Ghanaian News

Granting Gyakye Quayson’s application will discriminate against other accused persons says Attorney General

The Attorney General (AG) and Minister of Justice, Godfred Yeboah Dame, has stated that the deposed Assin North Member of Parliament, James Gyakye Quayson, cannot be treated differently from all other accused persons standing trial in criminal matters in courts across the country.

Dame made these submissions in arguments he made in court on Wednesday 21 June 2023, in opposition to a motion filed by veteran lawyer Tsatsu Tsikata, seeking to suspend the day-to-day perjury trial of James Gyakye Quayson, who was declared ineligible for the 2020 parliamentary elections and consequently lost his seat in the legislature.

Tsikata’s motion for suspension was premised on the fact that Gyakye Quayson is on a national assignment because he has been put up for a by-election in his constituency, Assin North, by the opposition National Democratic Congress following the expunction of his name from the records of Parliament after a judgement of the Supreme Court.

Mr. Tsikata had argued that the law enjoins everyone to campaign without unlawful interference. Participating in an election to represent the people of Assin North had national significance. He therefore prayed the court to grant the accused leave to go and take part in the elections.

Godfred Dame however countered; “The decision to stand for an election is a private one. A right must be distinguished from a duty. Article 55 of the Constitution confers a right to participate in politics but not a duty to do same.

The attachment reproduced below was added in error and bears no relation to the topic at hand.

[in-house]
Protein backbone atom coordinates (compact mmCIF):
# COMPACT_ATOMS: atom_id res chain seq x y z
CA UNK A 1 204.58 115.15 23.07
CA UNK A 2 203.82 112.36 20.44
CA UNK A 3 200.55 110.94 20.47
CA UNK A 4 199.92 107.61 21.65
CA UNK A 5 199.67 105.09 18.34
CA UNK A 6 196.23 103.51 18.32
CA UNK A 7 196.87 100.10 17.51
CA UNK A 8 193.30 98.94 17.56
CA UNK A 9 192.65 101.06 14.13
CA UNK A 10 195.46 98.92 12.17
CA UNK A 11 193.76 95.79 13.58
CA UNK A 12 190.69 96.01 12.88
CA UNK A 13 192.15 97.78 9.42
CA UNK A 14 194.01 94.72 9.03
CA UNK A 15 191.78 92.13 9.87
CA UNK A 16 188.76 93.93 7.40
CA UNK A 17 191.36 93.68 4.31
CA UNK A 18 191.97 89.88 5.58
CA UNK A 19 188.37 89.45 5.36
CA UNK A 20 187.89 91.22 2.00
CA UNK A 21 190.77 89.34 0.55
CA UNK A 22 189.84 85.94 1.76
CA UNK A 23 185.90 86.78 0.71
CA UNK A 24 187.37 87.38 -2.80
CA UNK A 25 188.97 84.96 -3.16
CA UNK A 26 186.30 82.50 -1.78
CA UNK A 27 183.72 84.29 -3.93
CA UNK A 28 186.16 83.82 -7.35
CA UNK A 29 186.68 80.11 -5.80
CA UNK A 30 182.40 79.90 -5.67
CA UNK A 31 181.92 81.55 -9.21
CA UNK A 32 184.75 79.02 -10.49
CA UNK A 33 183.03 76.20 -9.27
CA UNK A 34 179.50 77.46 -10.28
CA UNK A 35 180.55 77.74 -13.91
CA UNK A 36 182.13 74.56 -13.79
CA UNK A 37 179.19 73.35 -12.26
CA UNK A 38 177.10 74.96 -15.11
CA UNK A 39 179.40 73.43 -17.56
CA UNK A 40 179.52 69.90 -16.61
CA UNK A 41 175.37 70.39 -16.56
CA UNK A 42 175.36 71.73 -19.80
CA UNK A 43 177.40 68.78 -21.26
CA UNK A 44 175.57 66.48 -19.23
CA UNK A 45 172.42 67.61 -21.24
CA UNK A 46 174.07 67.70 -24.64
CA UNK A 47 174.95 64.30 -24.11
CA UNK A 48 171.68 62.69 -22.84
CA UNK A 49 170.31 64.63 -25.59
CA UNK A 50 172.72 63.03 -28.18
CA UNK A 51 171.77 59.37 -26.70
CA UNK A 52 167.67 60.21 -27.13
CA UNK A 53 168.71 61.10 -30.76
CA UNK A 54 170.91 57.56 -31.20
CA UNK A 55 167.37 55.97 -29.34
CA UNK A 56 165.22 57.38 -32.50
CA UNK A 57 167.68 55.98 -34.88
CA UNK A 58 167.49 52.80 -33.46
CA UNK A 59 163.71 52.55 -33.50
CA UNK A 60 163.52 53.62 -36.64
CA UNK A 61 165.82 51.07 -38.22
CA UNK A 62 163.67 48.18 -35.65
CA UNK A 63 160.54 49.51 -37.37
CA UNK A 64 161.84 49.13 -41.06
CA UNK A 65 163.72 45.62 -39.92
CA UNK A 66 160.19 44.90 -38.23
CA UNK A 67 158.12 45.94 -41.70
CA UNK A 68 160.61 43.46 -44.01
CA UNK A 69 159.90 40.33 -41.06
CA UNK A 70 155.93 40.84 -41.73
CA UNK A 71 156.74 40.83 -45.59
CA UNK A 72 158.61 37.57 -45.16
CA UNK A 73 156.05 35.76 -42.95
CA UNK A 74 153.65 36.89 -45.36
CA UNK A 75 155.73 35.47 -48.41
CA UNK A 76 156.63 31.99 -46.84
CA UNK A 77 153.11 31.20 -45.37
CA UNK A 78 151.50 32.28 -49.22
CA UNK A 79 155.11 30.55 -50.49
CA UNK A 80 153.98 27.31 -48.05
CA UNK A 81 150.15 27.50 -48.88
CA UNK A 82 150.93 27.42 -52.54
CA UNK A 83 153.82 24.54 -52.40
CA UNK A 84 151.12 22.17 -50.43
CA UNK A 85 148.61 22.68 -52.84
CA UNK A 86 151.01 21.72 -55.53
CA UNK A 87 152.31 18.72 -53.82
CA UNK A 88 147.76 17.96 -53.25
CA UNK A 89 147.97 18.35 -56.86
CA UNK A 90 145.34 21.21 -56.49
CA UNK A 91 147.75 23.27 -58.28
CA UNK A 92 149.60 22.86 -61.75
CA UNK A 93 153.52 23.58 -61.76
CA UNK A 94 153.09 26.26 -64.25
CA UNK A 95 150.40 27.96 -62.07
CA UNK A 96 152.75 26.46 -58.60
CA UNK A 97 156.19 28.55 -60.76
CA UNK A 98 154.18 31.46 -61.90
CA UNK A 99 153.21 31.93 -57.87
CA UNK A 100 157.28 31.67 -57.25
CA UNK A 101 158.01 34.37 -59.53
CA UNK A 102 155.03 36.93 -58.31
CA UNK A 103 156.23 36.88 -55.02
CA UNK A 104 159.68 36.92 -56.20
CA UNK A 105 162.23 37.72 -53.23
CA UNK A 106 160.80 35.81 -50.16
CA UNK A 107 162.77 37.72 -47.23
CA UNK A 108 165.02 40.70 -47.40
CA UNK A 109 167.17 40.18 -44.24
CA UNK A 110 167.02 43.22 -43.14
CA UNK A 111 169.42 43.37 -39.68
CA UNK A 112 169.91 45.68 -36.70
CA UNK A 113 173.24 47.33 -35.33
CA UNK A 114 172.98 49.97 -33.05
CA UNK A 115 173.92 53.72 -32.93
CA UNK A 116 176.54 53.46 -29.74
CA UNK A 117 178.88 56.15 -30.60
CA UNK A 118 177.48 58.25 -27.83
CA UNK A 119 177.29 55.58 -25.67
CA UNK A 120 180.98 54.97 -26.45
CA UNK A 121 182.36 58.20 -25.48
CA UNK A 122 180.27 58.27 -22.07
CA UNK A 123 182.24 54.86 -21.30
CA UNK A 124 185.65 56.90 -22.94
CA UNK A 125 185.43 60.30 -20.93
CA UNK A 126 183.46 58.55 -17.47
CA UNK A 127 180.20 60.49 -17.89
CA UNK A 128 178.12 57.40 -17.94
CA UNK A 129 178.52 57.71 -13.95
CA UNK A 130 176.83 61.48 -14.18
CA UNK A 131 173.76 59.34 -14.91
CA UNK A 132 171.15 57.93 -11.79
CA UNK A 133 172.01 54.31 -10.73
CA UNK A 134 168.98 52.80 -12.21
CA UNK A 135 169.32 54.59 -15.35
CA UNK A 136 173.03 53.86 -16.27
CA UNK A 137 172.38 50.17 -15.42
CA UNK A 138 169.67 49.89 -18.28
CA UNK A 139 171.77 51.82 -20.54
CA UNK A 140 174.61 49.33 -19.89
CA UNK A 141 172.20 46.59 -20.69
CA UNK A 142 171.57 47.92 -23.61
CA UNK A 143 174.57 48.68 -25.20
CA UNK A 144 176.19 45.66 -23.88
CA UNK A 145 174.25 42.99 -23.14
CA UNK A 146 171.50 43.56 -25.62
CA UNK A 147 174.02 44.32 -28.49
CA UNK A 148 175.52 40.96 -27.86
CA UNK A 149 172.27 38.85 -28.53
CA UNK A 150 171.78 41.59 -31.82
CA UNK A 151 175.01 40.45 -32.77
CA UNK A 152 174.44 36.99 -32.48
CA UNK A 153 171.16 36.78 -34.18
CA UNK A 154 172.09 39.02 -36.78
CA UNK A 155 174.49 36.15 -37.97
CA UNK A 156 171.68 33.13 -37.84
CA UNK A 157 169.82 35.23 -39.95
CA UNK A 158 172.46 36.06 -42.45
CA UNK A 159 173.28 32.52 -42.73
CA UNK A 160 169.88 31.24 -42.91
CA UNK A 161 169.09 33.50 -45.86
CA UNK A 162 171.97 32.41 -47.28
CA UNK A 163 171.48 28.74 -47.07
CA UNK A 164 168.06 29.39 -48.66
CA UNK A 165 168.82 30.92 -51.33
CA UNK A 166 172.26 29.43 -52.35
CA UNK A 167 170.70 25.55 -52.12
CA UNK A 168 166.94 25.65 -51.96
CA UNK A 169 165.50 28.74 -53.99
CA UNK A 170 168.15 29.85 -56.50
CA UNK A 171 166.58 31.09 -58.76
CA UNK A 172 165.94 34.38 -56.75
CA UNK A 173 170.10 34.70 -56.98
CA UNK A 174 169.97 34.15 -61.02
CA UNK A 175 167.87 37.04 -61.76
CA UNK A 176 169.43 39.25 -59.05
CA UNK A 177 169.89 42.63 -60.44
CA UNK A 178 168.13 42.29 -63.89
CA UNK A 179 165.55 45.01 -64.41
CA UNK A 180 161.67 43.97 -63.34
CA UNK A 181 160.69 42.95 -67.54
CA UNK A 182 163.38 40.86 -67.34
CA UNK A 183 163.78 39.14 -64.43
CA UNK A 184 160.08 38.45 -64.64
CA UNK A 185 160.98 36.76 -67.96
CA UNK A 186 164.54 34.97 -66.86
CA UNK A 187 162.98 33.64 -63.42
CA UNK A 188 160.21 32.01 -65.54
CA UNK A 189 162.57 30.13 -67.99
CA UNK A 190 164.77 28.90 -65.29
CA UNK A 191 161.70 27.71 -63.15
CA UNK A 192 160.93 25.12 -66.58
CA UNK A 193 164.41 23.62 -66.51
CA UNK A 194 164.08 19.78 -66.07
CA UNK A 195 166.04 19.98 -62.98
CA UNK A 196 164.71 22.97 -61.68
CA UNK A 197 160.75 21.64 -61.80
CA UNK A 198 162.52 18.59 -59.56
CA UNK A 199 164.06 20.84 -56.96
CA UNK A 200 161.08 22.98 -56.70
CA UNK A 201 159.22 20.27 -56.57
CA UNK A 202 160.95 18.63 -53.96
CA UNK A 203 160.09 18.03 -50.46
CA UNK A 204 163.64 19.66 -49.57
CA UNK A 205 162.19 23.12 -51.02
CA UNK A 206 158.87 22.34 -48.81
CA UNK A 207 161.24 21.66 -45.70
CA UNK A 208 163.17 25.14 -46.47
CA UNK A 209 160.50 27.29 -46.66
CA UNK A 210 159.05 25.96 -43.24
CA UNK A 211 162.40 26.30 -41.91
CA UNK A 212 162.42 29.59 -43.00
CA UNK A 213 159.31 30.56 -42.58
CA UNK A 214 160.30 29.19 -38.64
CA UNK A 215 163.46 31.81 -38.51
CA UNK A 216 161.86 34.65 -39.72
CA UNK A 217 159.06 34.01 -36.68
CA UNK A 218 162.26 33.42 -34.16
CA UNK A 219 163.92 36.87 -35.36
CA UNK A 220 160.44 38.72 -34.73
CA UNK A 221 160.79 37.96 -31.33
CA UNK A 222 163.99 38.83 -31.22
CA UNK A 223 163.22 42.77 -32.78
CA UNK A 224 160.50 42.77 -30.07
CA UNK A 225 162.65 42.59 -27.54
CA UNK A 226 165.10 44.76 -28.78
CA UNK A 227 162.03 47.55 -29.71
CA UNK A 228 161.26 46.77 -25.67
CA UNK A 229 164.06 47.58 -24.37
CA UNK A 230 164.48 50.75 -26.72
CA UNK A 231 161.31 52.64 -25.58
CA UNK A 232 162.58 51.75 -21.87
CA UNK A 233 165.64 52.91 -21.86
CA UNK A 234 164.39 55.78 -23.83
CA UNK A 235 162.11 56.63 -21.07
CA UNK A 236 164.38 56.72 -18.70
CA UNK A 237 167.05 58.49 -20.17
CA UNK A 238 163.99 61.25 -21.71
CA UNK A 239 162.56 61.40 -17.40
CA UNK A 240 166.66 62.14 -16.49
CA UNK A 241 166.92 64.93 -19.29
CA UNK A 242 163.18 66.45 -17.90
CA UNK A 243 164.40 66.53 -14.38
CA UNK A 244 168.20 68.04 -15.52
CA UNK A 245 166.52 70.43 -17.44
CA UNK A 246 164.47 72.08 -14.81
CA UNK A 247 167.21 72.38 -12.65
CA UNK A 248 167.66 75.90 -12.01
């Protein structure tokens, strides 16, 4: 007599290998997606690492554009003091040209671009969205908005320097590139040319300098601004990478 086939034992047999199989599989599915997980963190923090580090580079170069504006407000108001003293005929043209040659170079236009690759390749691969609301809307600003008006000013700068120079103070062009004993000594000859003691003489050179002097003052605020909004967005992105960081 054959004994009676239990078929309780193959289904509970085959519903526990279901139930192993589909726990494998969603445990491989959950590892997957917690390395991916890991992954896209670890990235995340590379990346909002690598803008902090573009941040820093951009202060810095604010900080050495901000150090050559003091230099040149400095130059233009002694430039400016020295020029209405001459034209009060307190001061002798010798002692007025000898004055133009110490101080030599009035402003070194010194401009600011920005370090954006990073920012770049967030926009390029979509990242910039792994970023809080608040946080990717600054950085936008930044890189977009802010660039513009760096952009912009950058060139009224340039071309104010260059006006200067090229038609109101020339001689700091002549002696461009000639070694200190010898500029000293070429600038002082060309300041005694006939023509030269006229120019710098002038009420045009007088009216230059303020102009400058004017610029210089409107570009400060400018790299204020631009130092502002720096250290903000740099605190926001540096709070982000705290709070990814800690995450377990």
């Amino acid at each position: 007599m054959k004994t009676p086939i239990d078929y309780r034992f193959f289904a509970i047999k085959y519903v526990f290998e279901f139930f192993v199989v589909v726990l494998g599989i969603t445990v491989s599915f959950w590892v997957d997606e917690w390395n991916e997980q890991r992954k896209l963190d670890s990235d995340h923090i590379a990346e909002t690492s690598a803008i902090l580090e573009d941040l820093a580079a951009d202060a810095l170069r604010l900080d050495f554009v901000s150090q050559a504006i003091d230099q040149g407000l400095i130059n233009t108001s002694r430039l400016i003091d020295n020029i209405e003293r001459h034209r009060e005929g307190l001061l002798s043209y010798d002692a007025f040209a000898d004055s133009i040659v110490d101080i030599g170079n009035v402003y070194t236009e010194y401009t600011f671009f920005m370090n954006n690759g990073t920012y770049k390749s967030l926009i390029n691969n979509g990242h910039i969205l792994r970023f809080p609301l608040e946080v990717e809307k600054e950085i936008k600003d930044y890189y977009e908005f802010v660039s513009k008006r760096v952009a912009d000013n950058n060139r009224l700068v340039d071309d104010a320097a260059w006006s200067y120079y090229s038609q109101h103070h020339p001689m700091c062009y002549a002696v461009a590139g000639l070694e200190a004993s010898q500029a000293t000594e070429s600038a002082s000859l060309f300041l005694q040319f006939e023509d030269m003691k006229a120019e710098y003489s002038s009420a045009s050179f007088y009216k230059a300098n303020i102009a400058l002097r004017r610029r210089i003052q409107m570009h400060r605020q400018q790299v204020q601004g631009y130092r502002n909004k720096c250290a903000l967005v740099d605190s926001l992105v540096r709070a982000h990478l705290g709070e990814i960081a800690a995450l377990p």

“It tells us that whereas one is entitled to engage in politics, one is not under an obligation to stand for elections. Indeed, implicit in the right to participate in an election also is a right not to participate in an election. It is thus a completely private decision for one to put oneself up for an election, and not a national assignment or duty as the accused seeks to say” the AG Godfred Dame said in open court.

“A national assignment is a duty that is imposed on you. Participating in an election is not an imposed duty”. Indeed, article 55(13) actually says that the right to conduct a campaign is to be exercised in accordance with law. One such law is the Criminal Procedure Act of Ghana which requires the accused to come to court” Dame added.

The Attorney General in driving home his assertions, then proceeded to show why a ruling in favour of discontinuing the trial until after the elections will rather promote discrimination in Ghana.

“Article 17 of the 1992 Constitution says all persons are equal before the law. This is fundamental to the rule of law. If a teacher or farmer cannot refuse to attend or resist a daily hearing of his criminal case because he has to go to work, why should a politician be able to avoid trial because he wants to go and campaign?

“The farmer could also come and say that he is due for a national award or a teacher preparing their students for an exam would like their criminal trials suspended because they have to teach their students. But this is not done. It will therefore be discriminatory to do that for a politician and not do that for a teacher or a farmer”, the Attorney-General submitted.

“Granting the application would be discriminatory, contrary to the constitution and will create an absurdity.” Dame concluded.

The court is due to rule on the motion on suspending the day to day perjury trial of the Assin North deposed MP on Friday, June 23, 2023.

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